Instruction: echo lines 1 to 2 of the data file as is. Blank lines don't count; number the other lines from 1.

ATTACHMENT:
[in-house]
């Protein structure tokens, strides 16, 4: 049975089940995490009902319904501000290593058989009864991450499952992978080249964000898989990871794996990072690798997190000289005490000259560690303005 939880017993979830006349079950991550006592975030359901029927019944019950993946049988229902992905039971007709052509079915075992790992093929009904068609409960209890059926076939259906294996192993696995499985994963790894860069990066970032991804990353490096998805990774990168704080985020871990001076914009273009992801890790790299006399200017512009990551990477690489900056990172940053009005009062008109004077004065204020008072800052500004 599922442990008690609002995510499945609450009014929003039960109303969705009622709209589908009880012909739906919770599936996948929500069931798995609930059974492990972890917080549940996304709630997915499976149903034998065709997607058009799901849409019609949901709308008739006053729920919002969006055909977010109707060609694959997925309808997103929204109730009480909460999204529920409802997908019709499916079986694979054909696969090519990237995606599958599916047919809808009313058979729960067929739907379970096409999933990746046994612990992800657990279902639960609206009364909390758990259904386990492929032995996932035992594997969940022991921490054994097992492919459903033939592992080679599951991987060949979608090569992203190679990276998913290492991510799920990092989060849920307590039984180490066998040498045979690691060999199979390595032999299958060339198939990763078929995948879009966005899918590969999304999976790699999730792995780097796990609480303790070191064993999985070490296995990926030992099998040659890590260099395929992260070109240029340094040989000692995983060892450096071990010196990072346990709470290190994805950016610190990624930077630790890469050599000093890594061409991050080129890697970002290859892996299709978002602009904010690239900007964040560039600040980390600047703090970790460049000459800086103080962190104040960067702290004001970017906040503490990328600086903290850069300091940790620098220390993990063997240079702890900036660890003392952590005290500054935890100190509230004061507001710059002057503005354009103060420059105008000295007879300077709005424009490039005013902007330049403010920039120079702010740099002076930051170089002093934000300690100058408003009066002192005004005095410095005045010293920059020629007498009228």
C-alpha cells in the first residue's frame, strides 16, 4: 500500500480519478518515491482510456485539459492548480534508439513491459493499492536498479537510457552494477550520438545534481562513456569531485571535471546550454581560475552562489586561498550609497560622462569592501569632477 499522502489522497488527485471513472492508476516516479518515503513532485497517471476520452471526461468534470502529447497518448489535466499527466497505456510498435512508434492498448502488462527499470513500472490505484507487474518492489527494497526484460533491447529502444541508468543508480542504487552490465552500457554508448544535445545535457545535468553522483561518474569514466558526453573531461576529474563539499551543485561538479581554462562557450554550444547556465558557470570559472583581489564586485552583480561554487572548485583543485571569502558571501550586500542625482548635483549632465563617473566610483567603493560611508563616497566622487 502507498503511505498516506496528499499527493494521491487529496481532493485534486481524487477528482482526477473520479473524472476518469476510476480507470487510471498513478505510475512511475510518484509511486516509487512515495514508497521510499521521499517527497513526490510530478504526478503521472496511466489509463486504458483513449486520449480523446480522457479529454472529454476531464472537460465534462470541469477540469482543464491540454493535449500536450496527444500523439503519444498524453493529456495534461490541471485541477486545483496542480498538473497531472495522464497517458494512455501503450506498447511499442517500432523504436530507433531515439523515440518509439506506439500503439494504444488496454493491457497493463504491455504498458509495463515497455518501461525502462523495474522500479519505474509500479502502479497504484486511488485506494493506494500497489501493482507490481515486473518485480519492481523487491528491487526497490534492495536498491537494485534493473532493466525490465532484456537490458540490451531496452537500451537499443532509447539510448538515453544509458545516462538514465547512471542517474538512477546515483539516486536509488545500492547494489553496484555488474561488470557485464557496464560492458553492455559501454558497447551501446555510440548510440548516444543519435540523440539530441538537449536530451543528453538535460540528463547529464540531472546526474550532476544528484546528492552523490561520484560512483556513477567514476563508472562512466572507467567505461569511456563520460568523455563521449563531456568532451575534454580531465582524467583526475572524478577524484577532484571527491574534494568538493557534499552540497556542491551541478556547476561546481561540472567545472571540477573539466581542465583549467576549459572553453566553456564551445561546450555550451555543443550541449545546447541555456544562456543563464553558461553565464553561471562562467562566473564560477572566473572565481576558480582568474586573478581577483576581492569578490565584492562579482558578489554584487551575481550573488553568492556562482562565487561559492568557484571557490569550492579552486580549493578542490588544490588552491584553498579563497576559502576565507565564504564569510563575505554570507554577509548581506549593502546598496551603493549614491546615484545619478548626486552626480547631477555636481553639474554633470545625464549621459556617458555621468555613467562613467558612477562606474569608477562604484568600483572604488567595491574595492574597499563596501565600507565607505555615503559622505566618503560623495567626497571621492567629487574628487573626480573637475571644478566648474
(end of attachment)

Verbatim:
[in-house]
């Protein structure tokens, strides 16, 4: 049975089940995490009902319904501000290593058989009864991450499952992978080249964000898989990871794996990072690798997190000289005490000259560690303005 939880017993979830006349079950991550006592975030359901029927019944019950993946049988229902992905039971007709052509079915075992790992093929009904068609409960209890059926076939259906294996192993696995499985994963790894860069990066970032991804990353490096998805990774990168704080985020871990001076914009273009992801890790790299006399200017512009990551990477690489900056990172940053009005009062008109004077004065204020008072800052500004 599922442990008690609002995510499945609450009014929003039960109303969705009622709209589908009880012909739906919770599936996948929500069931798995609930059974492990972890917080549940996304709630997915499976149903034998065709997607058009799901849409019609949901709308008739006053729920919002969006055909977010109707060609694959997925309808997103929204109730009480909460999204529920409802997908019709499916079986694979054909696969090519990237995606599958599916047919809808009313058979729960067929739907379970096409999933990746046994612990992800657990279902639960609206009364909390758990259904386990492929032995996932035992594997969940022991921490054994097992492919459903033939592992080679599951991987060949979608090569992203190679990276998913290492991510799920990092989060849920307590039984180490066998040498045979690691060999199979390595032999299958060339198939990763078929995948879009966005899918590969999304999976790699999730792995780097796990609480303790070191064993999985070490296995990926030992099998040659890590260099395929992260070109240029340094040989000692995983060892450096071990010196990072346990709470290190994805950016610190990624930077630790890469050599000093890594061409991050080129890697970002290859892996299709978002602009904010690239900007964040560039600040980390600047703090970790460049000459800086103080962190104040960067702290004001970017906040503490990328600086903290850069300091940790620098220390993990063997240079702890900036660890003392952590005290500054935890100190509230004061507001710059002057503005354009103060420059105008000295007879300077709005424009490039005013902007330049403010920039120079702010740099002076930051170089002093934000300690100058408003009066002192005004005095410095005045010293920059020629007498009228």